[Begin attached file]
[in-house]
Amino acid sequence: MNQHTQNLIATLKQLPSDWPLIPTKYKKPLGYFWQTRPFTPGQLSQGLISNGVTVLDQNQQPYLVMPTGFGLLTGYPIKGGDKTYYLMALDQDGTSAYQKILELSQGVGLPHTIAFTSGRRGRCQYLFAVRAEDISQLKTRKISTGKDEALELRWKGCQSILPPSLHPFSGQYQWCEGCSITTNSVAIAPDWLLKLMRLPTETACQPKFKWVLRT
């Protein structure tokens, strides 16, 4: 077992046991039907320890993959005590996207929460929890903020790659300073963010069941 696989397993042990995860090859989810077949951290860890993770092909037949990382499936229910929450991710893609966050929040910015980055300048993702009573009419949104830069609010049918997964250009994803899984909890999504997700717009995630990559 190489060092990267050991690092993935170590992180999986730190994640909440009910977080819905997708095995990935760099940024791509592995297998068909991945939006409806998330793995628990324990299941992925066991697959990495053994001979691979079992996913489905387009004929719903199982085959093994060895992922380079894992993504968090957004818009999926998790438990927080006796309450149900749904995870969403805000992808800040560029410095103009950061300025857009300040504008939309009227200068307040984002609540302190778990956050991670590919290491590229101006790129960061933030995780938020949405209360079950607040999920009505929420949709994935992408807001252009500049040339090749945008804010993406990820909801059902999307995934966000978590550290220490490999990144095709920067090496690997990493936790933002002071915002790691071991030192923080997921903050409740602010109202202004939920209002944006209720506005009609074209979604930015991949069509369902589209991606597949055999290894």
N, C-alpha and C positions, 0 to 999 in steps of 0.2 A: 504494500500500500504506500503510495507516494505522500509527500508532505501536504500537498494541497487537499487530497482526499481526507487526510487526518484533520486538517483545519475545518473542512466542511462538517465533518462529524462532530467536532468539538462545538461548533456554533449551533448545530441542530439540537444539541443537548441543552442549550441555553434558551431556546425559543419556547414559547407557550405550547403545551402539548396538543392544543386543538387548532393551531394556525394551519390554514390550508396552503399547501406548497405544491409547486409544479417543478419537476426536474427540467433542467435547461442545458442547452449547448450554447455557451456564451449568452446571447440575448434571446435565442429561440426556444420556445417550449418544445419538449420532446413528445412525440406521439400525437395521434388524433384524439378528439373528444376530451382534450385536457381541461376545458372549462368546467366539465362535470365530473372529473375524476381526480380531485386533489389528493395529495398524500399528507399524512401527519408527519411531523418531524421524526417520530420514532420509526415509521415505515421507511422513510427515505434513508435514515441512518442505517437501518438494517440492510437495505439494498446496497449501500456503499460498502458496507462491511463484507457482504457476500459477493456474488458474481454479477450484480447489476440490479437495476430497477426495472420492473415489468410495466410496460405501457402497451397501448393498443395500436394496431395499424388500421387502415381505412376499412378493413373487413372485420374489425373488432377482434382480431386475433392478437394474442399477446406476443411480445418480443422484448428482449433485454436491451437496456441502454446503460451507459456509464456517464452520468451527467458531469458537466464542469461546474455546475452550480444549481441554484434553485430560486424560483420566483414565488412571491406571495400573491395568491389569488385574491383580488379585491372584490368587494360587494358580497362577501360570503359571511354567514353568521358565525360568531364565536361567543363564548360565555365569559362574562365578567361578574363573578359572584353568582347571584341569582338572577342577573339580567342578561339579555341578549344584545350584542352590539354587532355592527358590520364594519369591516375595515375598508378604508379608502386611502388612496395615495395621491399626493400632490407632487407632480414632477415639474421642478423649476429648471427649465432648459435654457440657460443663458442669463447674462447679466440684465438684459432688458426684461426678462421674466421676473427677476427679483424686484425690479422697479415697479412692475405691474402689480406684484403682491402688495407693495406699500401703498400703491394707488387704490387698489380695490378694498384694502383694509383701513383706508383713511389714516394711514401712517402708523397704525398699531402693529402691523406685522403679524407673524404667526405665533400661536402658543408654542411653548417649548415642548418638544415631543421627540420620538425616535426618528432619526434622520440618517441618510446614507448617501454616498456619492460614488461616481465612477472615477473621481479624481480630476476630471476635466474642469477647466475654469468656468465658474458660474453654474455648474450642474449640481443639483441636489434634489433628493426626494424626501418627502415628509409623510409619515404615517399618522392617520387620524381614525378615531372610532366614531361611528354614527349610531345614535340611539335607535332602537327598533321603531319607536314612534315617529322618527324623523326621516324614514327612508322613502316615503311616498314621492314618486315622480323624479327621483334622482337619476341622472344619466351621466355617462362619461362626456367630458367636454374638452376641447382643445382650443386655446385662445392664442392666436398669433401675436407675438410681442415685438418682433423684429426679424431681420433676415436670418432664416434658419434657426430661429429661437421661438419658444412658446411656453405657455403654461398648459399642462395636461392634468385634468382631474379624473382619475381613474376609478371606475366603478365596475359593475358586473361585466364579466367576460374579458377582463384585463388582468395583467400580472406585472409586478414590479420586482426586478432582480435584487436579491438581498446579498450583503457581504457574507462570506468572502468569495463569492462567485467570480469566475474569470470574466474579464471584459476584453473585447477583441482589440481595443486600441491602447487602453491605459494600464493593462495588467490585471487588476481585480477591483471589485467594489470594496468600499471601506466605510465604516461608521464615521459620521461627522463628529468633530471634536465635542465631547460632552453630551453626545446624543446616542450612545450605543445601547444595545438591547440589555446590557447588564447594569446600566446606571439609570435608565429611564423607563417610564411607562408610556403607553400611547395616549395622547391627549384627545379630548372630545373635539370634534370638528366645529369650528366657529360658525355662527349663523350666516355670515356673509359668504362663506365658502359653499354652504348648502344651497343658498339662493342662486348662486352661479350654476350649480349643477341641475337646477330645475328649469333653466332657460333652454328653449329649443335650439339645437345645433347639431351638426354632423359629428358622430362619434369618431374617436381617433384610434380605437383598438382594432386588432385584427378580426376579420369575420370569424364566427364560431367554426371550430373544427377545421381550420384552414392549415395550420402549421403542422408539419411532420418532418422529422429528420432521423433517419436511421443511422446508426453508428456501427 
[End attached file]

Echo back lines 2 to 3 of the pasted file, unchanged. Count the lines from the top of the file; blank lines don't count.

Amino acid sequence: MNQHTQNLIATLKQLPSDWPLIPTKYKKPLGYFWQTRPFTPGQLSQGLISNGVTVLDQNQQPYLVMPTGFGLLTGYPIKGGDKTYYLMALDQDGTSAYQKILELSQGVGLPHTIAFTSGRRGRCQYLFAVRAEDISQLKTRKISTGKDEALELRWKGCQSILPPSLHPFSGQYQWCEGCSITTNSVAIAPDWLLKLMRLPTETACQPKFKWVLRT
């Protein structure tokens, strides 16, 4: 077992046991039907320890993959005590996207929460929890903020790659300073963010069941 696989397993042990995860090859989810077949951290860890993770092909037949990382499936229910929450991710893609966050929040910015980055300048993702009573009419949104830069609010049918997964250009994803899984909890999504997700717009995630990559 190489060092990267050991690092993935170590992180999986730190994640909440009910977080819905997708095995990935760099940024791509592995297998068909991945939006409806998330793995628990324990299941992925066991697959990495053994001979691979079992996913489905387009004929719903199982085959093994060895992922380079894992993504968090957004818009999926998790438990927080006796309450149900749904995870969403805000992808800040560029410095103009950061300025857009300040504008939309009227200068307040984002609540302190778990956050991670590919290491590229101006790129960061933030995780938020949405209360079950607040999920009505929420949709994935992408807001252009500049040339090749945008804010993406990820909801059902999307995934966000978590550290220490490999990144095709920067090496690997990493936790933002002071915002790691071991030192923080997921903050409740602010109202202004939920209002944006209720506005009609074209979604930015991949069509369902589209991606597949055999290894």